Best way to strip long lengths of mains cable?

On Monday, 13 March 2017 14:45:29 UTC, Andy Burns wrote:

QA!!!! I just don't see the point.
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Is anyone who chooses to ignore PP seriously going to worry about cable colours?
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Dave Plowman snipped-for-privacy@davenoise.co.uk London SW
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Dave Plowman wrote:

I think the theory goes that old colours makes it look like it was done decades ago, hence before part P applied.
All of which ignores the fact that even the original part P didn't prevent that much, the new weakened version allows even more, the dates for wire colour changes overlapped with part P starting and nobody cares about part P anyway.
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Quite.
I also wonder how many people when buying a 'new' house, pay for a survey that would show if the 'wrong' colour cables had been used anywhere anyway.
Very few make any attempt to conceal a wiring addition anyway. Most stand out rather obviously. Different type of fittings, etc. So the wire colour irrelevant.
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Dave Plowman snipped-for-privacy@davenoise.co.uk London SW
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The point is that old cable colours add plausibility to deniability.
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Roger Hayter

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Just who are you 'denying' to?
A cable got damaged and was replaced like for like. Except being new, used the new colours. Even PP didn't outlaw that.
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Dave Plowman snipped-for-privacy@davenoise.co.uk London SW
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That's an answer to a question that wouldn't be asked if the cable was in the old colours. In any case, I'm not supporting the idea, just explaining the logic of it.
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Roger Hayter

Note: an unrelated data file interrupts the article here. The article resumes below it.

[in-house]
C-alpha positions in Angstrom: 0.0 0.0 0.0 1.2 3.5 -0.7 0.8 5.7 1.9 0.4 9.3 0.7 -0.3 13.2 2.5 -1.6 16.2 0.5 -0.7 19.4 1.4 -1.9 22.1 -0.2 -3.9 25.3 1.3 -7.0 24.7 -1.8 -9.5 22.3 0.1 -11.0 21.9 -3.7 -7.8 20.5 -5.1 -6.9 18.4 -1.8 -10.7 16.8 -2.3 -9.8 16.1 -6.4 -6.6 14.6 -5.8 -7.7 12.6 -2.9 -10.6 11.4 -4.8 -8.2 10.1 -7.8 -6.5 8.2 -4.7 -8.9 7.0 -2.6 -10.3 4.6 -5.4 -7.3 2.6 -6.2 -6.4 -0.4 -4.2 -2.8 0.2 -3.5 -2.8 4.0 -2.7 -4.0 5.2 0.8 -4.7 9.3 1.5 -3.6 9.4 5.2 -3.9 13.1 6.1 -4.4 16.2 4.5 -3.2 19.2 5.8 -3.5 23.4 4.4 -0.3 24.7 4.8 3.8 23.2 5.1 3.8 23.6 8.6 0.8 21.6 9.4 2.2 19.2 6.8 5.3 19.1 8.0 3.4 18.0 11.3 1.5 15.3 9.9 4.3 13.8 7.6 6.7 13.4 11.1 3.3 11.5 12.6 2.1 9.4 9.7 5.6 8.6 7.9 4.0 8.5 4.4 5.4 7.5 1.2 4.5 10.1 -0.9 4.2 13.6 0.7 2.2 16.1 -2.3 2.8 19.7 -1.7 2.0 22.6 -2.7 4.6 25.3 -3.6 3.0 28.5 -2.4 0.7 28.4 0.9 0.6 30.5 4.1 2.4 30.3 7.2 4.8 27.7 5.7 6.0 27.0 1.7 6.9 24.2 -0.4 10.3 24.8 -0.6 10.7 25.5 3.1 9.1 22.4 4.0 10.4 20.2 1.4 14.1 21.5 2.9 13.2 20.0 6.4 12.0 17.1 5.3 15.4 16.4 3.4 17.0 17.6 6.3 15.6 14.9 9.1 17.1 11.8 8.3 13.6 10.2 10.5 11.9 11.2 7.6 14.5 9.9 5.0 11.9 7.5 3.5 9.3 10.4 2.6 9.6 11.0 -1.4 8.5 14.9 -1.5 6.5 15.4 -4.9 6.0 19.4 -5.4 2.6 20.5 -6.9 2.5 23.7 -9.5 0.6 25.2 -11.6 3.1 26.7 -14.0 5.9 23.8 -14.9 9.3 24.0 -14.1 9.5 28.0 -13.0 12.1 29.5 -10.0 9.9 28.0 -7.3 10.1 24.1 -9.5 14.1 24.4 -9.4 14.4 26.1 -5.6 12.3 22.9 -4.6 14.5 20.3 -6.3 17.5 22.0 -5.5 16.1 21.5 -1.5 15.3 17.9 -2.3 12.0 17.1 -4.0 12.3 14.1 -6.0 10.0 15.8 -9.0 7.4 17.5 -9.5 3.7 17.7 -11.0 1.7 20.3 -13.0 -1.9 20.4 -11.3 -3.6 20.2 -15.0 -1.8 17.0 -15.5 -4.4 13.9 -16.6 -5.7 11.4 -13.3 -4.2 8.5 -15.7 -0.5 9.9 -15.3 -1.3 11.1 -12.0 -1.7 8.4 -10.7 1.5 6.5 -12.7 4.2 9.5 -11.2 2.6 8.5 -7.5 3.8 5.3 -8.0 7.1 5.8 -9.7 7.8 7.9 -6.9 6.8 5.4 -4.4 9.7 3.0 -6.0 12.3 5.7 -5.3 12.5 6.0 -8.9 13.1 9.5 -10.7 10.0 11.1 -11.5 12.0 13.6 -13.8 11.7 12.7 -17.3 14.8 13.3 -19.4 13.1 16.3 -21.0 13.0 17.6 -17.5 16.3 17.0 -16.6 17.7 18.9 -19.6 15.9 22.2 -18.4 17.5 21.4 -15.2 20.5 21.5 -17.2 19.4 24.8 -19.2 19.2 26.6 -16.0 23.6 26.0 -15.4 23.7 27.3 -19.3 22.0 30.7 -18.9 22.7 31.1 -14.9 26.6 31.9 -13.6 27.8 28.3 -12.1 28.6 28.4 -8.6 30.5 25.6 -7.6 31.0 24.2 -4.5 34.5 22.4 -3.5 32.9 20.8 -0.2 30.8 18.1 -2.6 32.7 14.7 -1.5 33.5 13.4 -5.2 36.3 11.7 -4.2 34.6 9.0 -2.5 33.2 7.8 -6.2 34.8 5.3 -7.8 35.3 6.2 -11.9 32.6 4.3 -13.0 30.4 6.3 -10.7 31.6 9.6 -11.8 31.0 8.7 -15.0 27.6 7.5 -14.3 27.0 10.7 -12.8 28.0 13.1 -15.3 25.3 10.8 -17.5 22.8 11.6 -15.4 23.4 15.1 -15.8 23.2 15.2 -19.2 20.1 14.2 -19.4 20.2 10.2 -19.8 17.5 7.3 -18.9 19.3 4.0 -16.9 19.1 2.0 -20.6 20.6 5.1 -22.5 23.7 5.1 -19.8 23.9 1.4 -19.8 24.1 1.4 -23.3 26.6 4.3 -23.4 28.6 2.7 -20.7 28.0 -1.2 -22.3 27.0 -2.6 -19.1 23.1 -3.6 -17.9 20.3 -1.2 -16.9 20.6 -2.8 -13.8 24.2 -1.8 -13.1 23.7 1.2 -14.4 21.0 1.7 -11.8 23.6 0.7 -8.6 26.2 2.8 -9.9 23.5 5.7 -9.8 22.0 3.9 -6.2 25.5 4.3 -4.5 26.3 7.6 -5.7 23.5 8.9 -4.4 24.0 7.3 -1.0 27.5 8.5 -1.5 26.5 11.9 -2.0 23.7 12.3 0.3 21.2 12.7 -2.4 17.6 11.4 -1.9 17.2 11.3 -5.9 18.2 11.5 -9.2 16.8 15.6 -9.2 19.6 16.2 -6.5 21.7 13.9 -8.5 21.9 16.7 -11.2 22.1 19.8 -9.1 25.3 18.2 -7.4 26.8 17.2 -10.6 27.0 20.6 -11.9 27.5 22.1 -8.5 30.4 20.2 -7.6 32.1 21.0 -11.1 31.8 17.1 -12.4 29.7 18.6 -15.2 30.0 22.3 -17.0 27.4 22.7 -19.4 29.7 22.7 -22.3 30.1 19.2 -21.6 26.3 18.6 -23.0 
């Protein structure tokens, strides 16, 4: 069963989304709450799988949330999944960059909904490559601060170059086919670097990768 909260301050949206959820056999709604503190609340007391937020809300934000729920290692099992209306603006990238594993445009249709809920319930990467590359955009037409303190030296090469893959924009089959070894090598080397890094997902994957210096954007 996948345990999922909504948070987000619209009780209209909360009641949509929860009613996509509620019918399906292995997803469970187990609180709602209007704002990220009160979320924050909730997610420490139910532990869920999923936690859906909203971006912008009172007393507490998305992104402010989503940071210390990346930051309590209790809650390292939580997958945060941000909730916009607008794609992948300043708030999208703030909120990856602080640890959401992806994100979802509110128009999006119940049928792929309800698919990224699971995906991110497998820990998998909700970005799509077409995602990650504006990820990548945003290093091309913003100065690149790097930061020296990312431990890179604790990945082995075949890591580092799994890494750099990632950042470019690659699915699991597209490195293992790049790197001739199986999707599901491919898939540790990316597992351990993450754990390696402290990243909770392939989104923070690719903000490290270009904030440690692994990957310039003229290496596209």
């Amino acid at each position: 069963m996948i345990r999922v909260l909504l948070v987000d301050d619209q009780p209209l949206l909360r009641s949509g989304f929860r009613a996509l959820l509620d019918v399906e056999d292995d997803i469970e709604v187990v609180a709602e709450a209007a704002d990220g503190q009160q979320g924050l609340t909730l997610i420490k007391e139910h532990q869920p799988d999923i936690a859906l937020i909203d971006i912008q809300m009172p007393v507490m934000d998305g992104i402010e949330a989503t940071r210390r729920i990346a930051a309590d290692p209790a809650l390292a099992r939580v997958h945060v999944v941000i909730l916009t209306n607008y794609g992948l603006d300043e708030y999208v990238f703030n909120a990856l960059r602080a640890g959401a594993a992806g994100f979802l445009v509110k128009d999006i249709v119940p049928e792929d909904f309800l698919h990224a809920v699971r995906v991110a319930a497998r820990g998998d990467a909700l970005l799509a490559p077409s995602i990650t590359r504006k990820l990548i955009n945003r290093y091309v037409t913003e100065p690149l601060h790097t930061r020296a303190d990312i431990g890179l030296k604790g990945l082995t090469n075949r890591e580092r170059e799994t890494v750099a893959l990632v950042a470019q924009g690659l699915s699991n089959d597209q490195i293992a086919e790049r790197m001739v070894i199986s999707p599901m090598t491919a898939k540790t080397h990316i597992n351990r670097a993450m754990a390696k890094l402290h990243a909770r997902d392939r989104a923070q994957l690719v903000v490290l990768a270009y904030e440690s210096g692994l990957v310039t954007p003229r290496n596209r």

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Given flex colours had been harmonised across much of the world, was there any sense using the old ones for house wiring?

It's the logic side I was asking about. ;-)
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Dave Plowman snipped-for-privacy@davenoise.co.uk London SW
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Graeme wrote:

It is possible to do it with a knife, I sharpen the blade in a special way with a slight curve,here is a very rough drawing, the curve is nowhere as pronounced as the drawing shows but may give you the idea, the actual cutting edge rides just above the copper so it does not dig in, I have been doing this successfully for years, takes a bit of practice.
http://imgur.com/a/81oNM
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On 13/03/2017 09:52, Graeme wrote:

For the individual cores, strip a couple of inches off one end and clamp that in something. Then using a Stanley knife or similar, position the blade on the underside of a bit of the exposed copper such that its facing you and just glancing off the wire. Position a thumb lightly on top of the wire and a bit ahead of the blade. Now pull / wall backwards. You should find it easy to slice the side off the insulation using the wire as a guide. Get the angle right and you won't knick the blade.
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Acetone? Get a team of rats?
Could one ask why one wants to strip it, it would seem more sensible to buy ordinary cable. If its for ham radio aerials the RF won't care about the insulation but you would do better with hard drawn coppy to stop it stretching. As I say a solvent can do it but that amount would not be pretty or cheap or probably fume free either. Brian
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Brian Gaff wrote:

He probably just wants to destroy something useful for a few cents as scrap copper, in the good old days we would just burn it in a paddock somewhere.
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He said he doesn't he wants the bare copper wire for some reason he didn't state.

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Oh no he doesn't - hence the need to preserve as is (i.e. not burn) and not nick (weaken) the copper. I may have scrapped it as a teenager, but these days, usefulness outweighs scrap value.
When we moved into this house 15 years ago, I found lots of interesting stuff in the shed. Several 3m lengths of unused copper pipe. A large drum of unused T&E. Huge unopened box of nails. Unused lengths of kitchen worktop. Big yellow hydraulic trolley jack. Loadsa stuff.
I never cease to be amazed by the ingenuity here. Thank you. I'll report back on wire stripping, and why I want to strip it - and no, amateur radio is not involved.
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Graeme

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